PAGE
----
The breadth and sheer number of different voices Mike Dillon has at his command is impressive in just about any setting. On his new solo recording, inspired largely by the music of Elliott Smith, it’s downright staggering—and not just because he plays marimba, xylophone, timpani, orchestral bells, tubular bells, tabla, congas and vibes, although that helps.
The way Dillon deconstructs and reconstructs Smith’s music gives individual song elements—from melody to repeated tension and resolution to harmonic subversion—their own, audible identities, magnifying some of Smith’s most gratifying qualities as a songwriter. On top of that, Dillon approaches his instruments with open ears, tweaking expectations about their sound and use to coax kaleidoscopes of color and lyricism out of each one.
The result is an intensely focused set of music that avoids getting tethered to the anguish Smith is often associated with. The opener, “Half Right,” is darkly pretty in all the right places but also satisfying and anthemic in a way the original version only hinted at. The warm buzz that envelops the intro to “Christian Brothers” casts that Smith classic in a new light, too (as does the lack of lyrical “F” bombs), while “Alameda” provides a jazz-meets-pop interlude that mixes things up.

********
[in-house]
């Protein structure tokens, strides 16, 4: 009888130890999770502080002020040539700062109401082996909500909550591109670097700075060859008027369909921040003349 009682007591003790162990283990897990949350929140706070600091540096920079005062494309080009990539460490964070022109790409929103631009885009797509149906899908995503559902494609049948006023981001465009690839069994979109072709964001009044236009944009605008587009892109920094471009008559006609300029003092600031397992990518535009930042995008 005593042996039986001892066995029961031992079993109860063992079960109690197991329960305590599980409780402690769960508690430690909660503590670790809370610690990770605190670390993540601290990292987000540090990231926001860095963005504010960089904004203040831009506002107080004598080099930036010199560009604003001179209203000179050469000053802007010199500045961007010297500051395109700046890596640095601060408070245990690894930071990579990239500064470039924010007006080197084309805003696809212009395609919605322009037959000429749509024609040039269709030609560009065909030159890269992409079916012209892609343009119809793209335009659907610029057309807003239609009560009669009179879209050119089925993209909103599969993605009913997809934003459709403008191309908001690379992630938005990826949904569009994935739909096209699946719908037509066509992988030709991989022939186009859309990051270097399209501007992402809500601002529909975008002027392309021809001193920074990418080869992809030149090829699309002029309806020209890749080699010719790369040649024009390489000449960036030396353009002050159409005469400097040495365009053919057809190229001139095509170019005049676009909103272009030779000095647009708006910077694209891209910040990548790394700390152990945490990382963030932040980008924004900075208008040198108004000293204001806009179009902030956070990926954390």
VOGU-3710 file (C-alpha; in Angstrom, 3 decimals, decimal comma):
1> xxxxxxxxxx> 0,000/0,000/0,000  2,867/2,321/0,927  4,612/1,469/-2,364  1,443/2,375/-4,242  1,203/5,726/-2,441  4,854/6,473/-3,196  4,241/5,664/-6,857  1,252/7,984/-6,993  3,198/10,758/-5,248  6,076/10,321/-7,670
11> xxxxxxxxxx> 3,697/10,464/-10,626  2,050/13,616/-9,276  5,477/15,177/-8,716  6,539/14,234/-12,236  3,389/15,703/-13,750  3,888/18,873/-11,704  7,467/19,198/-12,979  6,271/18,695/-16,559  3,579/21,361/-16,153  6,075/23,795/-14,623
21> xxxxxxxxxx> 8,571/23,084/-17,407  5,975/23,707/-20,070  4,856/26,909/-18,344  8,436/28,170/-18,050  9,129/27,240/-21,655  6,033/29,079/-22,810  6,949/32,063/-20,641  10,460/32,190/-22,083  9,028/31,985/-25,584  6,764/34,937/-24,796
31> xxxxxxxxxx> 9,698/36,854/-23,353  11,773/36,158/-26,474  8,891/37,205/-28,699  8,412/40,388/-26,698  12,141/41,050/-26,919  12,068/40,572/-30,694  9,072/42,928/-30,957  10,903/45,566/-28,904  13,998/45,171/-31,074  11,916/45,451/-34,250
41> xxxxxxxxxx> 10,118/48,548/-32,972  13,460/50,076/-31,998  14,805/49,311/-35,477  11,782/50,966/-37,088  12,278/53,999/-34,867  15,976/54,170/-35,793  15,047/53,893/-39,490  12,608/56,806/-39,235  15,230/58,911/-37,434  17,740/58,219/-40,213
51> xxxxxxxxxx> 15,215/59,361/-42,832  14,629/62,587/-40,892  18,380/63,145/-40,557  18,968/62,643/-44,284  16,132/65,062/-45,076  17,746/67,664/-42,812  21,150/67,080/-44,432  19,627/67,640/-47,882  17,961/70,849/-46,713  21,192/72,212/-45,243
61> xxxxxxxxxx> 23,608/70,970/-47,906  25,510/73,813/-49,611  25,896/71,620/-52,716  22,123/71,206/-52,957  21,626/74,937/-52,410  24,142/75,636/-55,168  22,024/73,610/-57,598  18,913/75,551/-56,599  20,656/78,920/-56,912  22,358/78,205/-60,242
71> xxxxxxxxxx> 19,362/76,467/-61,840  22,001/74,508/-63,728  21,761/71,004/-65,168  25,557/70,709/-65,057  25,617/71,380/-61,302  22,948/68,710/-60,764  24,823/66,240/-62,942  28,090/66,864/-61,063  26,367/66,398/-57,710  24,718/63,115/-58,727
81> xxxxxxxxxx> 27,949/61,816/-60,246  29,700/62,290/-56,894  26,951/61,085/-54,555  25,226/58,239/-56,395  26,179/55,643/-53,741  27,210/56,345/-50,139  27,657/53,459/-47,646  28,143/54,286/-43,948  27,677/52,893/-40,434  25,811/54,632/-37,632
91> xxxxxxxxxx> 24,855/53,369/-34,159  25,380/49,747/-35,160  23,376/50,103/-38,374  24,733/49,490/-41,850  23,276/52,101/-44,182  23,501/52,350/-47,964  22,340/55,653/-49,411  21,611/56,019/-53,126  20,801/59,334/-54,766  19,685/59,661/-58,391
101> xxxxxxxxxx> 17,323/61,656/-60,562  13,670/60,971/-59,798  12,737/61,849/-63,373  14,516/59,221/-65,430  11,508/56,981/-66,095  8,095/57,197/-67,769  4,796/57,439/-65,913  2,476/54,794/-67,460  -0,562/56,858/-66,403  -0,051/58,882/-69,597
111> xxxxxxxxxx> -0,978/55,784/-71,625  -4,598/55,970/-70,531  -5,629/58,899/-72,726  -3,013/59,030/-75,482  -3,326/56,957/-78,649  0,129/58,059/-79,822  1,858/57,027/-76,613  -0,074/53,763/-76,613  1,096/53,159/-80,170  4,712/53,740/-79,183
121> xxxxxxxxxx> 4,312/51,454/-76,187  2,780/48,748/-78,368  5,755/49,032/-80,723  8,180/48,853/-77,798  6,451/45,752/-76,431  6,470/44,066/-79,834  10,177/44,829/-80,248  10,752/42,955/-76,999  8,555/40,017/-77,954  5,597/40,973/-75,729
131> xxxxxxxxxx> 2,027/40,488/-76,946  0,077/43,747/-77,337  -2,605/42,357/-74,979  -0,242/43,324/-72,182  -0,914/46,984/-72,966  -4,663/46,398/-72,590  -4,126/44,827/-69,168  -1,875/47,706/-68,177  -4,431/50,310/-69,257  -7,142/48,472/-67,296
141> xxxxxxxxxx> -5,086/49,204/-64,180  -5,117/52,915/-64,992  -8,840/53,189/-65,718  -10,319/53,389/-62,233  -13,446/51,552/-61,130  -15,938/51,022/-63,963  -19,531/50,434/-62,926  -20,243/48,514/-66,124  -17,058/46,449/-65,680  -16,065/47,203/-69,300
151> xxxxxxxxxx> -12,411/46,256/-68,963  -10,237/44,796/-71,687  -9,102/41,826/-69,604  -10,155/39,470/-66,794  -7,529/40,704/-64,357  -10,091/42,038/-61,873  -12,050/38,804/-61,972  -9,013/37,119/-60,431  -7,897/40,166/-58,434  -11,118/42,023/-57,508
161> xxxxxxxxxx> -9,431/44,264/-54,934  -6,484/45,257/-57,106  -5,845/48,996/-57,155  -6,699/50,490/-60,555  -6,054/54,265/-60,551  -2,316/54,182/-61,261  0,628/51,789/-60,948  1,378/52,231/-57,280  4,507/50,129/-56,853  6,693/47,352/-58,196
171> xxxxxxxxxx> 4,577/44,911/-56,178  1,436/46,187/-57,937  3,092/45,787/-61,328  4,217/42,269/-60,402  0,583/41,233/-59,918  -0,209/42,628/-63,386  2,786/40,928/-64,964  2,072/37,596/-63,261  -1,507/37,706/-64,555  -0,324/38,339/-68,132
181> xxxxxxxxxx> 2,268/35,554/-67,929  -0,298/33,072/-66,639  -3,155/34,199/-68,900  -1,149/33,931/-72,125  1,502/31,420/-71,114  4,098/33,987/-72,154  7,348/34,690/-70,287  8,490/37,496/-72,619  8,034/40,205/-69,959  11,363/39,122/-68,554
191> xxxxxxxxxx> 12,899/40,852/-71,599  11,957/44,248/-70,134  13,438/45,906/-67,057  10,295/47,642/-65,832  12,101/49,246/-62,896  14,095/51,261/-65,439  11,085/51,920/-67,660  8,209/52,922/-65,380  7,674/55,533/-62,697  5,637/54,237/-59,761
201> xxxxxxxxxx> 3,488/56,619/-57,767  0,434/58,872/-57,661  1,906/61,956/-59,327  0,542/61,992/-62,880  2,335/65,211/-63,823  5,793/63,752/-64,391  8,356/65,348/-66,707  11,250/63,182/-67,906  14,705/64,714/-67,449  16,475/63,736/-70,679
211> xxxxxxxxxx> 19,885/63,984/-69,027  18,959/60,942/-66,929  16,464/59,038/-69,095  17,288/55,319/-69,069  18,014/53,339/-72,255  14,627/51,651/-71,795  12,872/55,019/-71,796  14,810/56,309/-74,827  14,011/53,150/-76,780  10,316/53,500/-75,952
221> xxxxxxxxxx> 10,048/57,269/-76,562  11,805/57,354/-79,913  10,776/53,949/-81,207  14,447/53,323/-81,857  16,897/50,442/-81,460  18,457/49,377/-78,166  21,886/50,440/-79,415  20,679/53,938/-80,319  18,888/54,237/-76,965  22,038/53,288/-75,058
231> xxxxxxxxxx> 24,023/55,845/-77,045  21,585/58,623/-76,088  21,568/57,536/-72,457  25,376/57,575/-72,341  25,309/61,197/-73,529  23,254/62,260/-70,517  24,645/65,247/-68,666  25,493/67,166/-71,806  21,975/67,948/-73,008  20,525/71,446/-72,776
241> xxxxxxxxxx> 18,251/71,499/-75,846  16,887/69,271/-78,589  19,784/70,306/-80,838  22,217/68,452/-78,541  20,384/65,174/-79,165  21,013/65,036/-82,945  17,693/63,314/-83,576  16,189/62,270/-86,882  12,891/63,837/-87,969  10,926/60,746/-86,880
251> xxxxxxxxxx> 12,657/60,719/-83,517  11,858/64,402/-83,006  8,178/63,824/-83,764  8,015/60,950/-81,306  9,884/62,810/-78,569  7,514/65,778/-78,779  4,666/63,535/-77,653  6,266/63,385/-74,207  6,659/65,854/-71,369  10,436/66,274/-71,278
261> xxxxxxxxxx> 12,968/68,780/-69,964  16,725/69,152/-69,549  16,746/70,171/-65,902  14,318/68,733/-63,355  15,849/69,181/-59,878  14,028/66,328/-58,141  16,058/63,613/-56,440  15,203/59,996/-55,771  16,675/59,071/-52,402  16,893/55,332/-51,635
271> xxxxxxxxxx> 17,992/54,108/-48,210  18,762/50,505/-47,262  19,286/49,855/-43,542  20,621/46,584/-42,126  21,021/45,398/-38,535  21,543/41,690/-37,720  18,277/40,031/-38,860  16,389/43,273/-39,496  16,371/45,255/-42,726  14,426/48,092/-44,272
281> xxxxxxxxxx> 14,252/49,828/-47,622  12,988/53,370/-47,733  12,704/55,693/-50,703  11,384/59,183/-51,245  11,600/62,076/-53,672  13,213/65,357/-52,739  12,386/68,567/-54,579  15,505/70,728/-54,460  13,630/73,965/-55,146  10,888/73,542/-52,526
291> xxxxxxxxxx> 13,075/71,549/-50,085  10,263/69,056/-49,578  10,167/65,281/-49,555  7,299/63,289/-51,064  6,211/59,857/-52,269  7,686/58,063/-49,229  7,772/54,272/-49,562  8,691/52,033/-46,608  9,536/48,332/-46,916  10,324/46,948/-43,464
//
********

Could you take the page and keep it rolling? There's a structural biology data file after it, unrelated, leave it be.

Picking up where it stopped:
The non-Smith half of the album features a handful of originals, including the playful “Friendship,” whose appealing staccato thwunks are more in line with Dillon’s self-described “punk jazz freak funk” than the finespun Smith arrangements, and a short yet hypnotizing tabla meditation.
Neil Young’s heroin elegy, “The Needle and the Damage Done,” makes an appearance. And Dillon—who recorded this material between Primus tours more as a fun personal exercise than an intentional album—really sinks his teeth into Exotica lounge master Martin Denny’s “The Enchanted Sea,” dragging what sounds like a thumb against a drum skin in a way that recalls Dillon’s own spoken word/rap voice.